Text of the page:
The No-Bite V™ vs. HAP

Hospital Acquired Pneumonia
Hospital Acquired Infection

Hospital acquired pneumonia is a very severe and sometimes fatal infection. One of the reasons Hospital Acquired Pneumonia is so serious is that the patients who are already hospitalized have weakened immune systems and they cannot fight off germs that are commonly spread throughout hospitals. Research shows that the suctioning of subglottic secretions in both intubated and non-intubated patients decreases the risks of Hospital Acquired Pneumonia and Ventilator Associated Pneumonia. This is common medical knowledge.

Oral Cleaning and Oral Suctioning should be easy but when the patient bites down it can be very difficult and unsafe for the patient and the caregiver. The process of suctioning these pneumonia causing secretions could be stopped and a piece of hard plastic could be broken off in the patient's mouth. This could cause injury to the patient. If the caregiver would attempt to retrieve the broken off piece they would also become at risk for injury.

This is a problem that nurses and caregivers face every day. This is the reason NJR Medical developed The No-Bite V™ and was the conception of our mission to help medicine help people.

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How Does The No-Bite V™ Help Decrease The Risk of Hospital Acquired Pneumonia?

The No-Bite V helps decrease the risk of Hospital Acquired Pneumonia (HAP) and Hospital Acquired Infections by making it safer and easier for caregivers to perform oral cleaning, oral care and suctioning on patients. The idea for the device came when the inventor, who also was an ICU nurse at the time, was bit while performing oral care on a patient who was HIV positive and had Hepatitis C. This was scary for the caregiver and also for the patient. For this reason the device is made of bite proof plastic. With The No-Bite V™, it is no problem if your patient bites down. They will simply bite down on The No-Bite V™ and oral cleaning or suctioning will continue so that this patient's risk of contracting hospital acquired pneumonia is decreased.

The Financial Impact of Hospital Acquired Pneumonia

Currently U.S. hospitals are plagued with the out of pocket expense of Hospital Acquired Infections, since the Centers for Medicaid Services' declared in 2008 it will no longer reimburse hospitals for any Hospital Acquired Infection1. In March 2009, the CDC estimated overall annual direct medical cost of U.S. Hospital Acquired Infections ranges from $35.7 billion to $45 billion dollars2. Hospital Acquired Pneumonia (HAP) is the second most common Hospital Acquired Infection, costing a hospital an average of $17,677 per infected patient3,4.

The Financial Impact of Ventilator Associated Pneumonia

Ventilator Associated Pneumonia (VAP) is the most common Intensive Care Unit (ICU) Hospital Acquired Infection among mechanically ventilated patients, has a mortality rate of 50%, and costs the hospital an average of $48,948 per infected patient5,6. With the hospitals now bearing these costs, they are aggressively seeking solutions to battle these Hospital Acquired Infections. And with the average hospital paying more for one case of VAP than an entire year of No-Bite V™ use, The No-Bite V™ would only have to prevent one patient from HAP or VAP to save the hospital money.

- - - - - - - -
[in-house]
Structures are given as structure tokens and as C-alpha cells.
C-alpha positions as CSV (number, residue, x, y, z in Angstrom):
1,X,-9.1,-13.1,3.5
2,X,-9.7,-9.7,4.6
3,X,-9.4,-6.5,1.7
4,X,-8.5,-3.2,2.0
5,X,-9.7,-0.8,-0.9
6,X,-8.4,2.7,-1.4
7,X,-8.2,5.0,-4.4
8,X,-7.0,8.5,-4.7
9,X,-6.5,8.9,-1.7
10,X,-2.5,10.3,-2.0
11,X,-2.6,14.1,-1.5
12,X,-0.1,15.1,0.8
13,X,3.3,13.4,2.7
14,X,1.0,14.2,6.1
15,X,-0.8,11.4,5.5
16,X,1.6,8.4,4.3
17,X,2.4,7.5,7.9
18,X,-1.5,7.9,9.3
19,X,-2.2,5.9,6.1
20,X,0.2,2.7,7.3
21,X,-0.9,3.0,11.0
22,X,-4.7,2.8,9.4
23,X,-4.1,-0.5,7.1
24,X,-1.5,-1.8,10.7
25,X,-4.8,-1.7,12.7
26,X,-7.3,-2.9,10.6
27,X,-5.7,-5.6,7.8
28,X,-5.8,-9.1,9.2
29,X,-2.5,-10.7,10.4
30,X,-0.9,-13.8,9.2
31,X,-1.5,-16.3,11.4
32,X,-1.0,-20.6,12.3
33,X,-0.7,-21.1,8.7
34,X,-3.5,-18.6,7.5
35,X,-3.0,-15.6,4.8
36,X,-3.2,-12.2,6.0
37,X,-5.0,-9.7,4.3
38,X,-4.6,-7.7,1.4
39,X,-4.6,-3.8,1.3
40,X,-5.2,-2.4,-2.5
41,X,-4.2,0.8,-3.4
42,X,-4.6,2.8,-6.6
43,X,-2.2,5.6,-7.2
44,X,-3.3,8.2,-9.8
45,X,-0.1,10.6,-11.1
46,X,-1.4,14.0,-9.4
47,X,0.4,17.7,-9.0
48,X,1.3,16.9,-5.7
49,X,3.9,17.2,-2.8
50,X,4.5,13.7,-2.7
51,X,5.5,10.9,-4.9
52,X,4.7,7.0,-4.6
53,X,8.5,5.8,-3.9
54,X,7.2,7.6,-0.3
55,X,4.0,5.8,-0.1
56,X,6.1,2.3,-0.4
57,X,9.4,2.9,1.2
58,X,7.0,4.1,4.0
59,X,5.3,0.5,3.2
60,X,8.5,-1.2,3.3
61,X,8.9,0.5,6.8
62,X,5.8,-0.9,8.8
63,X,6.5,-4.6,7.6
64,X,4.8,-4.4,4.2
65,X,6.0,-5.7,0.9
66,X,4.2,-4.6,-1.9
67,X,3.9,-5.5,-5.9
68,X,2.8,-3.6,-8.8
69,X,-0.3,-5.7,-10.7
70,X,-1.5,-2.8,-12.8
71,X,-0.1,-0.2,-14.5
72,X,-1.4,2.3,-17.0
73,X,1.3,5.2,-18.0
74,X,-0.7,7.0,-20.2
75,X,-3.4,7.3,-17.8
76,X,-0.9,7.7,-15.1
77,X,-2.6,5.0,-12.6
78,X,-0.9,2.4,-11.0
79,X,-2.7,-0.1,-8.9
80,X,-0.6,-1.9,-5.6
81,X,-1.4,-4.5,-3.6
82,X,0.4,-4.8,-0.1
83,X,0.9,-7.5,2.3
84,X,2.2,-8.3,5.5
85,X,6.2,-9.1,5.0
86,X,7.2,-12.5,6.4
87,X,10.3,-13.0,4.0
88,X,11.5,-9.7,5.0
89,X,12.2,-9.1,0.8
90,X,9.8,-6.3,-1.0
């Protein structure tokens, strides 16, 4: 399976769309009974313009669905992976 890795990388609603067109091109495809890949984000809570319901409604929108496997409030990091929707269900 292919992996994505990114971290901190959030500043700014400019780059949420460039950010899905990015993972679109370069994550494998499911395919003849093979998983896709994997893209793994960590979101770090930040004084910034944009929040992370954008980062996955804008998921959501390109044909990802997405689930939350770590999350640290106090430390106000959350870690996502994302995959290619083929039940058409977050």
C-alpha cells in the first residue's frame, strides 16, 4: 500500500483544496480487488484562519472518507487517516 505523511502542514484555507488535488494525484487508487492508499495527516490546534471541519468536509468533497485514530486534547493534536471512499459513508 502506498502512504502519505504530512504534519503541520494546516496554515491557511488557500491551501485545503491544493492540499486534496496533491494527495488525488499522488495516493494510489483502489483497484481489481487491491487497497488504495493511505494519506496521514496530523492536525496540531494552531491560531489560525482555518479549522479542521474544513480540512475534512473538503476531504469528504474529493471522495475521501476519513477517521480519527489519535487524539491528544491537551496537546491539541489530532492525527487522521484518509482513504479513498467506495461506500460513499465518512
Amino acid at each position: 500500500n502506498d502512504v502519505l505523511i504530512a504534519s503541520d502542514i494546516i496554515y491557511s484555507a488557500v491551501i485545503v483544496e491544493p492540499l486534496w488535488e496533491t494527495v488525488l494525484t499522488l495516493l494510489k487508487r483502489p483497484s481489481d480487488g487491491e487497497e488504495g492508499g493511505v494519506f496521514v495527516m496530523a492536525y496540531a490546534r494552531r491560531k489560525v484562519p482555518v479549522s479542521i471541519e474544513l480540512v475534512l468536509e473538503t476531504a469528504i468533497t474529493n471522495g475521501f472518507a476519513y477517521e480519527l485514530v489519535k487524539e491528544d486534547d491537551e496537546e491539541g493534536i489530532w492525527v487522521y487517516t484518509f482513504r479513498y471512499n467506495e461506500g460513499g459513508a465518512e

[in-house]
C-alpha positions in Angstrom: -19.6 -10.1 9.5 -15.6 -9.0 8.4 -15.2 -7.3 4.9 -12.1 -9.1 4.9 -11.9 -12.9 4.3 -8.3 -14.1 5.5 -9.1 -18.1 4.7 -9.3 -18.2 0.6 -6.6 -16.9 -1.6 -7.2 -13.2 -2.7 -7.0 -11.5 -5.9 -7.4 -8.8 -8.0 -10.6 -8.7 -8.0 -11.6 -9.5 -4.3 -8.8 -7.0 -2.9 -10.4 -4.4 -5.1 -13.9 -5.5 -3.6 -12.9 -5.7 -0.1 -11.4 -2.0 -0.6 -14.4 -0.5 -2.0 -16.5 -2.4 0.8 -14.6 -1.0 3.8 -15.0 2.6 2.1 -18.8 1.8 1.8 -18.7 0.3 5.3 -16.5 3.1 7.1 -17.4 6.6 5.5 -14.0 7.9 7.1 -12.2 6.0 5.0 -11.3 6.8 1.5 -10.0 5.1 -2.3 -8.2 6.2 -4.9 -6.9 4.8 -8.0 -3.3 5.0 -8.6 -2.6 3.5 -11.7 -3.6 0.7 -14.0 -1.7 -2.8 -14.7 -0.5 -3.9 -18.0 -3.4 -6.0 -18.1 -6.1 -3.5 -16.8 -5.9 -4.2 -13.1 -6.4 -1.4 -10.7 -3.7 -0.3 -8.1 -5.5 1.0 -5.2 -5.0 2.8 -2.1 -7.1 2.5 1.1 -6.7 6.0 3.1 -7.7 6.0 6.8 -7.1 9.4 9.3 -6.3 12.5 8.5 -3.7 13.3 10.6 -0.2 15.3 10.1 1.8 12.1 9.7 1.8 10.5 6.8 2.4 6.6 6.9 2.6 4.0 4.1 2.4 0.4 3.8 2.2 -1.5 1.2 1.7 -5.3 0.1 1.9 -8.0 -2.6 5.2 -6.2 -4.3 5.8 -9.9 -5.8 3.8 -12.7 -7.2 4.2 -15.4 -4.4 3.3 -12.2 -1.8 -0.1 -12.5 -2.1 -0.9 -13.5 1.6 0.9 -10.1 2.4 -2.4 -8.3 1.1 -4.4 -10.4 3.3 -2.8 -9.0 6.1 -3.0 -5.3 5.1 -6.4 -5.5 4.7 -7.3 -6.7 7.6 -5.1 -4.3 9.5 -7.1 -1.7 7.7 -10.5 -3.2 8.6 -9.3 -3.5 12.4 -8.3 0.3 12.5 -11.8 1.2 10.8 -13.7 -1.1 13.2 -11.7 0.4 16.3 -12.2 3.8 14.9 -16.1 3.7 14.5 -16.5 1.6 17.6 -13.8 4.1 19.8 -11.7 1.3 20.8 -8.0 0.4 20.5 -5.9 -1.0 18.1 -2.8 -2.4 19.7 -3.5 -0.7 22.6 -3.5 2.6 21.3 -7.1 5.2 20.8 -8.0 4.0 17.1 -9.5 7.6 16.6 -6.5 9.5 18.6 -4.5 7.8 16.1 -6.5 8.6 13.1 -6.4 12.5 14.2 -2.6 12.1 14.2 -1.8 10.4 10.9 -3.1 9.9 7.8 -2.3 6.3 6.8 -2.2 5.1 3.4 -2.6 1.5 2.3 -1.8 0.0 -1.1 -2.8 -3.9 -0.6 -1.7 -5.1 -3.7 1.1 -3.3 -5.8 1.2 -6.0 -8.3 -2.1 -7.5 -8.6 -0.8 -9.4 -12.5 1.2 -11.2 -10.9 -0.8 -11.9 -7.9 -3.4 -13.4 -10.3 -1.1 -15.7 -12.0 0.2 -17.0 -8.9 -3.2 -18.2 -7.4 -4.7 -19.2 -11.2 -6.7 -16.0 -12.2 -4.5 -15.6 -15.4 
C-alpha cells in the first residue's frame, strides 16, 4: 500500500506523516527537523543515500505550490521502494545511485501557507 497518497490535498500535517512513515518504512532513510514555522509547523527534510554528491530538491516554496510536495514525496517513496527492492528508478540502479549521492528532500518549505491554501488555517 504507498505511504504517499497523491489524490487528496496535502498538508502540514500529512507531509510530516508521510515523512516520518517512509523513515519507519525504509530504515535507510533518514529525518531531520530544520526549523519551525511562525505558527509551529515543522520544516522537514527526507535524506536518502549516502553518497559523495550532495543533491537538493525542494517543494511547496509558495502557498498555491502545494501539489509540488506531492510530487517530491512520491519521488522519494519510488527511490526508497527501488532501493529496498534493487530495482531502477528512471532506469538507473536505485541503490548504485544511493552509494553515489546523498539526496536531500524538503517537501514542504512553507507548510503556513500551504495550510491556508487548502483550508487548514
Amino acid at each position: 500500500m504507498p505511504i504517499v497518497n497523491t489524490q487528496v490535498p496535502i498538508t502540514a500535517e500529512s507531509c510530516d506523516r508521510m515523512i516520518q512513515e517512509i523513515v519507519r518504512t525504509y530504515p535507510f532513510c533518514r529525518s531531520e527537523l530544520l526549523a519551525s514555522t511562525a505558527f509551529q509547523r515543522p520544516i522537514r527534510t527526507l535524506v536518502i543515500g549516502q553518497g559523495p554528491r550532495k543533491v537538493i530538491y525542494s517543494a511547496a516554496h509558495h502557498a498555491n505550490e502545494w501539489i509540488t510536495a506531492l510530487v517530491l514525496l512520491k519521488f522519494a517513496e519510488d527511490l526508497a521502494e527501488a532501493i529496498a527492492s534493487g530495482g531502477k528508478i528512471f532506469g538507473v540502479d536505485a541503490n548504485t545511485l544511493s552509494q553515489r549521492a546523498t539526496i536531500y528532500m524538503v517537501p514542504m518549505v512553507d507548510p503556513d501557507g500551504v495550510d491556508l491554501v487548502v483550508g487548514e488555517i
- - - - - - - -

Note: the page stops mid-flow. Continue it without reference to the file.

Try The No-Bite V™ in your institution for FREE!

The feedback for The No-Bite V™ has been tremendous. NJR Medical is currently offering a free trial of The No-Bite V™. Simply click here and answer a few questions to participate and see how the device can start improving the quality of care in your institution today!

Try The No-Bite V™ Free


1Steefel L, RN, MSN, CTN, "CMS changes alert nurses to caring's business side" Nursing Spectrum. 5 Nov.2007:1-2
2 Scott II RD, Economist, Division of Healthcare Quality Promotion National Center for Preparedness, Detection, and Control of Infectious Diseases, Coordinating Center for Infectious Diseases Centers for Disease Control and Prevention; Mar.2009:7
3 Patra PK, Jayashree M, Singhi S, Ray P, Saxena AK, "Nosocomial Pneumonia in PICU" Indian Pediatr. 2007: Jul:44(7):511-8.
4 Gomez J, Esquinas A, Agudo MD, Sanchez Nieto JM, Nunez ML, Banos V, Canteras M, Valdes M, "Retrospective analysis of risk factors and prognosis in non-ventilated patients with nosocomial pneumonia" Eur J Clin Microbiol Infect Dis. 1995: Mar;14(3):176-81.
5 Hyllienmark P, Gardlund B, Persson JO, Ekdahl K, "Nosocomial pneumonia in the ICU: a prospective cohort study" Scand J Infect Dis. 2007;39(8):676-82.
6 Efferen Linda S.,MD, "Impact of Nosocomial Infections in the ICU" Medscape coverage of: 96th International Conference of the American Thoracic Society 2000:1-6.
7 O'Neal PV, Munro CL, Grap MJ, Raush SM, "Subglottic secretion viscosity and evacuation efficiency", Biol Res Nurs. 2007: Jan;8(3):202-9.
8 Paju S, Scannapieco FA, "Oral biofilms, periodontis, and pulmonary infections" Oral Dis. 2007: Nov;13(6):508-12.


The No-Bite V Prevents Nasotracheal Suctioning

"I wanted to share these photos of my dad back in Nov 2016 before I even knew about the No-Bite. He was nasal suctioned in the hospital and they caused severe nasal trauma... Ouch! And no, he was not even on blood thinners, just baby aspirin."

"My dad stayed out of the hospital a record 10 Months Pneumonia-Free and Nasal Trauma-Free thanks to the No-Bite Suction!"

"Previously my dad was readmitted to the hospital at least once a month with aspiration pneumonias, but now he is doing much better."

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